In other words, now that the law requiring a quick replacement of the Russian engine has been repealed, these executives feel less compunction to build Vulcan, something I had sensed in December and had commented on. As a result, they are telling us, in their tangled corporate ways, that they are not going to invest much of their own money on Vulcan, unless the government forks up a lot of cash for them to proceed.

Drop test of Boeing’s Starliner capsule

The competition heats up: Boeing has successfully dropped a fullscale test vehicle of its Starliner manned capsule into water.

Video below the fold. It isn’t very spectacular, as all they do is lift the capsule up about 35-40 feet and then drop it at an angle into a tank of water. Nonetheless, it shows that construction is moving forward briskly.
» Read more

Starliner schedule shapes up

The competition heats up: The schedule and launch plans for Boeing’s manned Starliner spacecraft are now becoming solidified.

For Boeing, Starliner will first launch on an uncrewed test flight to the Station via the “Boe-OFT” mission in April or May, 2017 – on a 30 day mission, ending with a parachute-assisted return. Should all go to plan, the second mission will involve a crew on a mission designated “Boe-CFT”, launching sometime between July and September, 2017, on a 14-day mission to the ISS.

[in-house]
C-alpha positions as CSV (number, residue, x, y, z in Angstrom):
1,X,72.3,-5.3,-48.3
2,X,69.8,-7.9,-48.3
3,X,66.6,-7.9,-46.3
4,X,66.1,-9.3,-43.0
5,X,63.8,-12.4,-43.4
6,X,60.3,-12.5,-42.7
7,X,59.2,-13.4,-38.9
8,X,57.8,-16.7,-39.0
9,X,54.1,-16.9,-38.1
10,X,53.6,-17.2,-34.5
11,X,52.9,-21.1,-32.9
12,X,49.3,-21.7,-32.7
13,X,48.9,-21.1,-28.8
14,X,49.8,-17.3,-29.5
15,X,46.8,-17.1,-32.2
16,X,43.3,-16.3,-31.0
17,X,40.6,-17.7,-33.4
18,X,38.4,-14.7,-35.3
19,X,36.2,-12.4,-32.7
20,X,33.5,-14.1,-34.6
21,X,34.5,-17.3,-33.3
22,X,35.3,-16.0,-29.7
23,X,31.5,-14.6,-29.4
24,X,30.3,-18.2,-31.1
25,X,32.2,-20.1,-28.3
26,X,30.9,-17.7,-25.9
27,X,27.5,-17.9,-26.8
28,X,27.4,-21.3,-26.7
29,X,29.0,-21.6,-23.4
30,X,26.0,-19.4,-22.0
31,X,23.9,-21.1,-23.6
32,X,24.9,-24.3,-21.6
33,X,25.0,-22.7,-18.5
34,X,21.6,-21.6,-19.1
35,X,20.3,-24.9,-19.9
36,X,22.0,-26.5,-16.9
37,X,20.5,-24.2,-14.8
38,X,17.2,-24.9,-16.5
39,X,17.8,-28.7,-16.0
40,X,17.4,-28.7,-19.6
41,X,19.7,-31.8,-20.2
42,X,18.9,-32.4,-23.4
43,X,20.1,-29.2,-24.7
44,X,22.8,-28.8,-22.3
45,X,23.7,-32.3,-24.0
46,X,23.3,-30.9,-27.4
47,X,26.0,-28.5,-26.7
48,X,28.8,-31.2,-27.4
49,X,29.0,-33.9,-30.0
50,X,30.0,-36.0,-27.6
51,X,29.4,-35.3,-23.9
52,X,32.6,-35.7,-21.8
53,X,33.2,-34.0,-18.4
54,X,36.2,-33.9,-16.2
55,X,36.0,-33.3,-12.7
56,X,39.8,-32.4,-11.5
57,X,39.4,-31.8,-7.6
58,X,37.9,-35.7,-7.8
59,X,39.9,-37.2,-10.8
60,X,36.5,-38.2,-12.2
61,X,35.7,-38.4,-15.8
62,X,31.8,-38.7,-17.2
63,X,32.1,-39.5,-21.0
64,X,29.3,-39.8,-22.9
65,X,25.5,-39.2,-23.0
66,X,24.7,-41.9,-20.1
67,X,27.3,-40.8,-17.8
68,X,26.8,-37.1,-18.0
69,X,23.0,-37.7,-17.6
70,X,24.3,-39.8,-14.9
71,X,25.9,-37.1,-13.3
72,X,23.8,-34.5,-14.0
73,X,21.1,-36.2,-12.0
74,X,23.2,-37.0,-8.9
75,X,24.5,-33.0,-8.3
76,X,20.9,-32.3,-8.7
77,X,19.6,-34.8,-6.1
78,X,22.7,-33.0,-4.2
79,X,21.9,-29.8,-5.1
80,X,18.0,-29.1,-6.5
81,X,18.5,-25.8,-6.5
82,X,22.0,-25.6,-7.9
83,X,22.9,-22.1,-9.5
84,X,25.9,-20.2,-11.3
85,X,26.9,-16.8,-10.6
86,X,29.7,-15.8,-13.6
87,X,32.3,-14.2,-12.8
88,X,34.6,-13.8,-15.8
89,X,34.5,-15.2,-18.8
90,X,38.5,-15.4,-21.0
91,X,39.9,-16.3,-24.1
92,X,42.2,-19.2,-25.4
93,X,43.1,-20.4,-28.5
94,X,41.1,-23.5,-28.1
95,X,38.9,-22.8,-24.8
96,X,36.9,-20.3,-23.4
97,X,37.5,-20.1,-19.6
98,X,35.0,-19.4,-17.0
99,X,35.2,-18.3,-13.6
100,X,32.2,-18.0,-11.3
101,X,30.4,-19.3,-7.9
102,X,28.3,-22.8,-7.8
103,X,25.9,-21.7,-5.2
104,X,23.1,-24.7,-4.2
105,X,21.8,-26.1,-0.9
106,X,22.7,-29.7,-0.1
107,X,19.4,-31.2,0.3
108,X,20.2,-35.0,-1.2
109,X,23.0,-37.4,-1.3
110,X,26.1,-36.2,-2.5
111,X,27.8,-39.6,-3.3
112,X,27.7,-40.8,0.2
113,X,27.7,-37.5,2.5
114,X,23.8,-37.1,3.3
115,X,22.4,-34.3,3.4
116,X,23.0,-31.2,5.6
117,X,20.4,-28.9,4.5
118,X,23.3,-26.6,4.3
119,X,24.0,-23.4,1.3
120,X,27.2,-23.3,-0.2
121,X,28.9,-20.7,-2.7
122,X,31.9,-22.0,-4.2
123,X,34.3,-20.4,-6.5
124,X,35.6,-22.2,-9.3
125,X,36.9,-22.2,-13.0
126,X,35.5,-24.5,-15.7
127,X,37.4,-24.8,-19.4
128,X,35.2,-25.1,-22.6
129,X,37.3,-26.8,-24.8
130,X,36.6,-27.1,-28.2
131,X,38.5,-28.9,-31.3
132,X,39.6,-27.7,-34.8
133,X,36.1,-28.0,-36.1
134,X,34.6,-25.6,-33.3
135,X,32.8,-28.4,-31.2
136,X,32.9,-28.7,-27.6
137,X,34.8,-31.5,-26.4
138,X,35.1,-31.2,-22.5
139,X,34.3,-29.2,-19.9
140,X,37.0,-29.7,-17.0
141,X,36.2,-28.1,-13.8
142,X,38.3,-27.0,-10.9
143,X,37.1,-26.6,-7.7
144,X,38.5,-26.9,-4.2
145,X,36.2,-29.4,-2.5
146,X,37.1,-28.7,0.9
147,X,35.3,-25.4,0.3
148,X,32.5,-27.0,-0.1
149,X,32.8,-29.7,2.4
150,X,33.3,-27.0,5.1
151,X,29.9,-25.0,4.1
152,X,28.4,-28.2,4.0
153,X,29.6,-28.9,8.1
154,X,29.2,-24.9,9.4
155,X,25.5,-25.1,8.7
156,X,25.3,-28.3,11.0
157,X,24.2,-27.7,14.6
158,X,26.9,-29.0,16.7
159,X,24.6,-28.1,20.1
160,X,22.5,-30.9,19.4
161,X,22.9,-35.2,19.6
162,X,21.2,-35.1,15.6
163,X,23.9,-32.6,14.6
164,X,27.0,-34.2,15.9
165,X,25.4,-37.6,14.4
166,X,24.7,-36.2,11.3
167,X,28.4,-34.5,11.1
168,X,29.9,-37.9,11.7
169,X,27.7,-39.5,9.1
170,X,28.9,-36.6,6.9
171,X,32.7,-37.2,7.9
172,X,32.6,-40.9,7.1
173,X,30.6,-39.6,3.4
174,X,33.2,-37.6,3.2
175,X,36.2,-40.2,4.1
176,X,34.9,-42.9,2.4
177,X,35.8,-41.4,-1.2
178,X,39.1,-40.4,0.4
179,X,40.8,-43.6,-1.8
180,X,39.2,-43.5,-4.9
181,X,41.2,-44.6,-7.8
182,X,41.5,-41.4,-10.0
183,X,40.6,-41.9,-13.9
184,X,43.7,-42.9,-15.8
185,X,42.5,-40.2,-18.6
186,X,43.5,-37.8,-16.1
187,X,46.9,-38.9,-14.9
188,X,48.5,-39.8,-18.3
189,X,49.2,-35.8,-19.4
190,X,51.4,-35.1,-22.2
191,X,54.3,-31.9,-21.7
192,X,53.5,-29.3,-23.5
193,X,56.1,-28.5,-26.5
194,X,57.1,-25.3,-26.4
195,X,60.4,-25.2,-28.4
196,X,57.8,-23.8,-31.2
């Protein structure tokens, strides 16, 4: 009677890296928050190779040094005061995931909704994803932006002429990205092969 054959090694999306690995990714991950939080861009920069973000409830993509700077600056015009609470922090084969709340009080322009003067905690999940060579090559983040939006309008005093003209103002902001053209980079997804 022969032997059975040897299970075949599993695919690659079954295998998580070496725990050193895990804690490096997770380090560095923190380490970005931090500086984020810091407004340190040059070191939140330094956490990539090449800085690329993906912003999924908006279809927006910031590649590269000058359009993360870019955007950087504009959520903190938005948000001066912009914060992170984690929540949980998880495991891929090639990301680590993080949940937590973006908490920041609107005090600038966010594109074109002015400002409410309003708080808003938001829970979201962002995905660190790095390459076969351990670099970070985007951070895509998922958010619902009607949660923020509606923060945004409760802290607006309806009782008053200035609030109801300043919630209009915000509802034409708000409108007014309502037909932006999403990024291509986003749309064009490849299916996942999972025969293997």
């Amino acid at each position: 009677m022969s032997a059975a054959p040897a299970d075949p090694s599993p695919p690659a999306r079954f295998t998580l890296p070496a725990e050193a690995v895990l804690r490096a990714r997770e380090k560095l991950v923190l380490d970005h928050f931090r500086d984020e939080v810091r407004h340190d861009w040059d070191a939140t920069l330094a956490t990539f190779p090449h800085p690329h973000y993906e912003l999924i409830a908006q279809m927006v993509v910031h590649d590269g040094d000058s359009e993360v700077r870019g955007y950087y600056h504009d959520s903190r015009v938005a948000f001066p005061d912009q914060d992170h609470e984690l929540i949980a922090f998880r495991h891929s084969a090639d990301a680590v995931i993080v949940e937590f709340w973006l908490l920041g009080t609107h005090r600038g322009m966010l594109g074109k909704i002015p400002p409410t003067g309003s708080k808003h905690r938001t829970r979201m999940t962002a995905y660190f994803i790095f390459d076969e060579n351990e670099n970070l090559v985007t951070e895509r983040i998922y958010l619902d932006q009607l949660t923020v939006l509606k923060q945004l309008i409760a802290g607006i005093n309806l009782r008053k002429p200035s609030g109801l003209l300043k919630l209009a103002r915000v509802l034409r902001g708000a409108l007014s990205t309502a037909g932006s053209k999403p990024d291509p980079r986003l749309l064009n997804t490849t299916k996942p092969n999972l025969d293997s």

The article also outlines the launch procedures Boeing intends to follow, some determined by the company and some by NASA’s complex safety rules. One interesting tidbit about Starliner revealed here that I was unaware of previously is that the capsule is made of separate top and bottom units that are only fitted together late in the launch process, allowing for easier access.

Aerojet Rocketdyne gets Boeing rocket engine contract

The competition heats up: Boeing has awarded Aerojet Rocketdyne a $200 million contract to build the propulsion system for the service module for its manned Starliner capsule.

Unlike the big contract NASA gave Aerojet to restart its shuttle engine production line, this contract is for engines that will actually fly in space and accomplish something.